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Four Indian Americans Among New Members Elected to the American Law Institute

Four Indian Americans Among New Members Elected to the American Law Institute

  • Roopali Hardin, Anil Kalhan, Peter Karanjia and Shoba Sivaprasad Wadhia, are selected based on professional achievement and demonstrated interest in improving the law.

Four Indian Americans are among new members elected to the American Law Institute to bring their expertise to its work of clarifying the law through Restatements, Principles, and Model Codes. Those elected include eminent judges, lawyers, and law professors, “selected on the basis of professional achievement and demonstrated interest in improving the law.” 

Indian American members include Roopali Hardin Desai of Phoenix, Arizona; Anil Kalhan, Philadelphia, Pennsylvania; Peter Karanjia of Washington, D.C., and Shoba Sivaprasad Wadhia of University Park, Pennsylvania.

In a statement, ALI President David F. Levi noted how this “challenging” year reminded us that He said he was “proud to be a part of an organization that brings together people to discuss challenging topics in a courteous, informed, collegial, and productive way in an effort to find rules and solutions that work for everyone.”

Roopali H. Desai is a partner in Coppersmith Brockelman’s litigation group, focusing her practice in the areas of complex civil litigation, political law, and civil appeals. Her practice involves representing clients at all stages of litigation in state and federal court, in front of administrative agencies, and in arbitration proceedings.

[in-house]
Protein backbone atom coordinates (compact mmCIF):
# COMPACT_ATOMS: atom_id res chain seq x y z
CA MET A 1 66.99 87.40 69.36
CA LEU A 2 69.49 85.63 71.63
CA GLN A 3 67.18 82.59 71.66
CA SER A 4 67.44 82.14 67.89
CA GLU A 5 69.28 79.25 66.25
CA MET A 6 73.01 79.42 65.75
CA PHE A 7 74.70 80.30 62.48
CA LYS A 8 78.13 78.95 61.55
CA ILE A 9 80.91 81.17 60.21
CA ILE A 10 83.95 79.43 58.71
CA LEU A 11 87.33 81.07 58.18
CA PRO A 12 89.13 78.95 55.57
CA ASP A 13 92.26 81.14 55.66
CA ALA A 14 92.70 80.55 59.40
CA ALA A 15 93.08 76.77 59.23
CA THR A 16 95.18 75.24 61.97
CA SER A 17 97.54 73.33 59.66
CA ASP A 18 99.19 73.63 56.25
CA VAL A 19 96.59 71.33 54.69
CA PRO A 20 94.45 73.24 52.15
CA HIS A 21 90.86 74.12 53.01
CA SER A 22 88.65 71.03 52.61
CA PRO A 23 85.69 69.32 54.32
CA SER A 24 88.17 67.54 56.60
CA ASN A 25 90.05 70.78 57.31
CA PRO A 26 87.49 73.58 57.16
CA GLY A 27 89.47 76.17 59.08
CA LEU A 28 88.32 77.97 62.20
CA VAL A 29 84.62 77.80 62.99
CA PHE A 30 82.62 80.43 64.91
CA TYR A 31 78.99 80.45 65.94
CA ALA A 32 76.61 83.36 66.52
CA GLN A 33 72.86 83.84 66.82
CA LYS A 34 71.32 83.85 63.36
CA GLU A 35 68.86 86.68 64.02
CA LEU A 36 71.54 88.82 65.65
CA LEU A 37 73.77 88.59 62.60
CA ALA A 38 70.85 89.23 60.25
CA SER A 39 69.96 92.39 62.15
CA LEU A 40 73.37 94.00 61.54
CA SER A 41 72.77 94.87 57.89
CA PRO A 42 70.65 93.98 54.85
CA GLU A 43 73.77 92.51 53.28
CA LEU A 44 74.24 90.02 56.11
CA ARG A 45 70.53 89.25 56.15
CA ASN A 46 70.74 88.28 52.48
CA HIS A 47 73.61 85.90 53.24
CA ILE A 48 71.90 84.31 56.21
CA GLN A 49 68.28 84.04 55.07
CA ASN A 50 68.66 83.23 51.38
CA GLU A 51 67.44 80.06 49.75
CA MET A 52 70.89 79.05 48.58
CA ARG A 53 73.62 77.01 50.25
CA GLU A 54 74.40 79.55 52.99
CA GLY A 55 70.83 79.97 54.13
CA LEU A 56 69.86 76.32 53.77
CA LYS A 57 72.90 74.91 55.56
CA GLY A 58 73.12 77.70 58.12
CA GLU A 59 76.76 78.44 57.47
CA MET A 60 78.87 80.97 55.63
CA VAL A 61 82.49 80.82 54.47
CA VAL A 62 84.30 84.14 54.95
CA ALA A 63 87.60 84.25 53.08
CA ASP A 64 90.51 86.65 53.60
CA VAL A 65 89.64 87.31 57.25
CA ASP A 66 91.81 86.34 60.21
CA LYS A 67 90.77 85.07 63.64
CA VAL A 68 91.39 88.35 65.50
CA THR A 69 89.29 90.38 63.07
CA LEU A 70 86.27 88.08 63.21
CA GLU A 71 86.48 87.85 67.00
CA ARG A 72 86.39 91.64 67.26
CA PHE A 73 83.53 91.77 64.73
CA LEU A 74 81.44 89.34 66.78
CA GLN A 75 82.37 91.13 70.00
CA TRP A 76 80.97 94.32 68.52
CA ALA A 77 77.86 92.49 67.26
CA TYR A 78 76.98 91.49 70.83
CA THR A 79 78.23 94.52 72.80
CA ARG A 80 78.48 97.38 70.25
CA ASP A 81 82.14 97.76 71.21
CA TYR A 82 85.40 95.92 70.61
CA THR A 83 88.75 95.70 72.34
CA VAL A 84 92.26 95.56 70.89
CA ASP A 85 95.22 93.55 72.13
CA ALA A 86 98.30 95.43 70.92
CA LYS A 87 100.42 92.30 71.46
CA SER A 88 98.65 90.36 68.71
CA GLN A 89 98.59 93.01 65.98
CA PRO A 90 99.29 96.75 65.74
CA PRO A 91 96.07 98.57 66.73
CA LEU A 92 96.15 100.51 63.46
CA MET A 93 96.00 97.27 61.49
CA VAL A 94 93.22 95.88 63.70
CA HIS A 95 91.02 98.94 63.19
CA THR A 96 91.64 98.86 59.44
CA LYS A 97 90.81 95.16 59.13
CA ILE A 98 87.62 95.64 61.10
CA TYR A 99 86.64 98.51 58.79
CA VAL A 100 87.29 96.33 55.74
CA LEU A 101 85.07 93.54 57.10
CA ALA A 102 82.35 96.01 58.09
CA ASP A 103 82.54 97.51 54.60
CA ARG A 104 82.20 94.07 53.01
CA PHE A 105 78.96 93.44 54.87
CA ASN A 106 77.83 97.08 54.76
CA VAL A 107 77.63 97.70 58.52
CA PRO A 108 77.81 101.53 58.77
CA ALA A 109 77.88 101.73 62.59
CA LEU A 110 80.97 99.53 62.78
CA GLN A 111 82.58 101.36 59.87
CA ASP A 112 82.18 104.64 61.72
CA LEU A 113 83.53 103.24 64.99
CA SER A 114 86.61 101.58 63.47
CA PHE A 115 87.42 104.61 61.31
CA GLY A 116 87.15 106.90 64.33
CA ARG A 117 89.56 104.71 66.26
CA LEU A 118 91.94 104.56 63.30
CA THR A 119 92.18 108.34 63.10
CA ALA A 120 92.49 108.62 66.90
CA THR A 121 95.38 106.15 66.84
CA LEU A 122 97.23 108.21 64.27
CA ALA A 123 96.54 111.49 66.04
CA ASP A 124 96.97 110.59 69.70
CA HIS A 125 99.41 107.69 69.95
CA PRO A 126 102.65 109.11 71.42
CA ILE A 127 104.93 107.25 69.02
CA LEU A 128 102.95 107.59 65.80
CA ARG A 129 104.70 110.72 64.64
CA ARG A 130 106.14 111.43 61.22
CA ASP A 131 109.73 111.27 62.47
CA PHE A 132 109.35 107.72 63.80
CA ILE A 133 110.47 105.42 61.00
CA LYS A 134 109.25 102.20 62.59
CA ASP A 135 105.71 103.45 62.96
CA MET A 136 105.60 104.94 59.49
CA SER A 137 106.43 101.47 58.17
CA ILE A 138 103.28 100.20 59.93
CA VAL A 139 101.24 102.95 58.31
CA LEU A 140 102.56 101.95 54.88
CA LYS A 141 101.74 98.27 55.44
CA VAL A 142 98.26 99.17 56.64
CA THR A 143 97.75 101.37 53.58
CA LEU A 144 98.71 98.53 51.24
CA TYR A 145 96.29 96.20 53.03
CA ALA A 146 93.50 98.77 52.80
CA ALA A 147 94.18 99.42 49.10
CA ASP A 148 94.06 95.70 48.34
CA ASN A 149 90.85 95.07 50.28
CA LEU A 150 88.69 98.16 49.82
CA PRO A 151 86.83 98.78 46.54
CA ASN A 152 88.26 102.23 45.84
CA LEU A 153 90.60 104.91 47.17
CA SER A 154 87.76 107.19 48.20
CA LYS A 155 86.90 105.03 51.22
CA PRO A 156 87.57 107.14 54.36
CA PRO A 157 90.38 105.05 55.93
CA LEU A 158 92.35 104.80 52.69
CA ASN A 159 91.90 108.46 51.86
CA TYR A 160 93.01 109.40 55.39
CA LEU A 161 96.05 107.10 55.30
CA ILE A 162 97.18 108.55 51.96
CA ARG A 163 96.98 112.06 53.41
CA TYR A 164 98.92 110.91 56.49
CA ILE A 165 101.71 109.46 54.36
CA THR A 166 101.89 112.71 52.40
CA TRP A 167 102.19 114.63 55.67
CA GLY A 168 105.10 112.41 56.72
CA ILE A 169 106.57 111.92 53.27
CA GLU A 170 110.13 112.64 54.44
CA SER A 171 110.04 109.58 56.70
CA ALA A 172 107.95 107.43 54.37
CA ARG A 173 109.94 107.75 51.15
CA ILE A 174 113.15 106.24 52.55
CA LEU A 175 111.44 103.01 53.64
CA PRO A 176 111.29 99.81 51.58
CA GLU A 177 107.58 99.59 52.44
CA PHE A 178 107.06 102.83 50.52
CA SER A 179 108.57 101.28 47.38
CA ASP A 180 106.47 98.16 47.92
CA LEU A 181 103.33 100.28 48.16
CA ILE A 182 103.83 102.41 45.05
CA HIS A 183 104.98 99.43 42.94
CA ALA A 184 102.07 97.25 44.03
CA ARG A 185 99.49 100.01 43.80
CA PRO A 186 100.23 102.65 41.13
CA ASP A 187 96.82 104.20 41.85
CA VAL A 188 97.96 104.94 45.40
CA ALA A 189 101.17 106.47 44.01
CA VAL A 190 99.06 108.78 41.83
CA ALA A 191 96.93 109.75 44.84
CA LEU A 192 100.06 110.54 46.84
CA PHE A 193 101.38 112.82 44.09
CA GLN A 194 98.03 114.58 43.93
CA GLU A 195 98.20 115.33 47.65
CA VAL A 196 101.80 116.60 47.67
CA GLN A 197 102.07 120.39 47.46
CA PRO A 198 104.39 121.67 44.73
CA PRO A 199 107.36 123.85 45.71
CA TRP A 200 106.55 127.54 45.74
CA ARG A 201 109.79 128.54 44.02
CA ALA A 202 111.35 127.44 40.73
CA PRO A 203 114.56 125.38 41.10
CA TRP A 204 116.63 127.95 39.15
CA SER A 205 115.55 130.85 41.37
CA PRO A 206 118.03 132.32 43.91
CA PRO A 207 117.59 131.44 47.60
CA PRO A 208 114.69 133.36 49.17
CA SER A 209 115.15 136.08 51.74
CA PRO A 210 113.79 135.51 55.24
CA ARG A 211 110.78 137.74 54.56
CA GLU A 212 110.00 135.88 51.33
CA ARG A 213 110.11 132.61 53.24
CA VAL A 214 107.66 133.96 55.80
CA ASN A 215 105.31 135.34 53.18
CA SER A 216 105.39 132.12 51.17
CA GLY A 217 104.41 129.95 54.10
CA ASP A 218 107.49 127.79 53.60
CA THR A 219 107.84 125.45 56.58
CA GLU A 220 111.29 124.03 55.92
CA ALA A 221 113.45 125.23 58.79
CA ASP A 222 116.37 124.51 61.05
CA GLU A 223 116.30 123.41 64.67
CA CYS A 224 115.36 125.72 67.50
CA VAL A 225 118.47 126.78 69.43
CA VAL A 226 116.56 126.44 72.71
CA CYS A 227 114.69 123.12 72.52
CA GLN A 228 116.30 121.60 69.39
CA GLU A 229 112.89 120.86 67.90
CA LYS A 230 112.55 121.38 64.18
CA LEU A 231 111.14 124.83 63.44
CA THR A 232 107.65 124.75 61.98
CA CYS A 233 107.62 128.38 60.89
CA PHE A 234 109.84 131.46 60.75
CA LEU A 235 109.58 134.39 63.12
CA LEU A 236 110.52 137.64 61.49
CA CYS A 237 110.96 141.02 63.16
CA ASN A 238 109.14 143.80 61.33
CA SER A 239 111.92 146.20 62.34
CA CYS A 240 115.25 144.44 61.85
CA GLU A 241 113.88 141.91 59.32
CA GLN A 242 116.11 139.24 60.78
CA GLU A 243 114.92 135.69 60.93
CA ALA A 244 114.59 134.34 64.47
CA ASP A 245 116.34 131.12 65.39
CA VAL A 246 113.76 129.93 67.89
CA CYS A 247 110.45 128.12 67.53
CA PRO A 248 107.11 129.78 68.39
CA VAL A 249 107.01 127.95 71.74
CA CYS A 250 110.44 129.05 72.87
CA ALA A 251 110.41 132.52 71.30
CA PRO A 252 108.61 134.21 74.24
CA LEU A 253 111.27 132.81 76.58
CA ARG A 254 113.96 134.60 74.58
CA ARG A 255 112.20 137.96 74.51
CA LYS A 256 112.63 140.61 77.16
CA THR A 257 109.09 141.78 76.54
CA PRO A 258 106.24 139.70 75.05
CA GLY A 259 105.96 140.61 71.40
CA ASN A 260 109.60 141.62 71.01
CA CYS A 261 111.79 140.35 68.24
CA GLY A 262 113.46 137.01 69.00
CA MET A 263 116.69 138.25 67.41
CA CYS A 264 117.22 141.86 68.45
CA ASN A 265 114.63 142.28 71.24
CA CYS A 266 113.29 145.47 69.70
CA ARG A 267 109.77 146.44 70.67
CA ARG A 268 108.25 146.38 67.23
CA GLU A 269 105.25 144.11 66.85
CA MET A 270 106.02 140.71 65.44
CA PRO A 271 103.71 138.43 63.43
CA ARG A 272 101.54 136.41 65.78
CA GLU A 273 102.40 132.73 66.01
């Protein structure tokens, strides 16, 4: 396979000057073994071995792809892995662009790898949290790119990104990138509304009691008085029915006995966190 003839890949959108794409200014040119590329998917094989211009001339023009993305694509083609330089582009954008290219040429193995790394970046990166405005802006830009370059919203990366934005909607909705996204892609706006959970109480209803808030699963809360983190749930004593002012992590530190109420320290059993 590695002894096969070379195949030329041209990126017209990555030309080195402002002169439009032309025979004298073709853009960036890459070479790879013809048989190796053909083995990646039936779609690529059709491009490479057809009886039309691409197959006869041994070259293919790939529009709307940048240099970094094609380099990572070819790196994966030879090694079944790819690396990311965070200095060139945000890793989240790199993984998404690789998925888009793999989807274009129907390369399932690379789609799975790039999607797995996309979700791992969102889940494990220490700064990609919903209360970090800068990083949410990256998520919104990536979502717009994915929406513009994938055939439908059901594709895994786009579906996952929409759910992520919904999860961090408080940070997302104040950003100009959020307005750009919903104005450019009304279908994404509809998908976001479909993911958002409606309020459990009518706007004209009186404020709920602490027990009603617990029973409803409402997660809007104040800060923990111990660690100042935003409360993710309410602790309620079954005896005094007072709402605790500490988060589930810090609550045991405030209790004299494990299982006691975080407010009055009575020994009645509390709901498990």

A leading election lawyer in Arizona, Desai’s political law practice involves advising clients on all aspects of election law including campaign finance compliance, disclosure and reporting requirements, and bringing and defending election challenges. She is especially known for her experience representing initiative, referendum, and recall campaigns, and has served as legal counsel for numerous successful statewide and local measures. She was instrumental in the construction and passage of Prop 207, which legalized the adult use of cannabis in the State of Arizona. She has a BA in Women’s Studies from the University of Arizona, an MPH from UA’s Zuckerman College of Public Health and a J.D. from the University of Arizona College of Law, J.D.

Anil Kalhan is a Professor of Law at Drexel University Thomas R. Kline School of Law. He is a visiting professor of Law at Yale Law School and an adjunct professor of law at New York University School of Law. From 2015 to 2018, he served as chair of the New York City Bar Association’s International Human Rights Committee, and since 2008 he also has been an affiliated faculty member at the University of Pennsylvania South Asia Center. His scholarly and teaching interests lie in the areas of immigration law, privacy and surveillance, U.S. and comparative constitutional law, and international human rights law. His scholarship has appeared in several publications.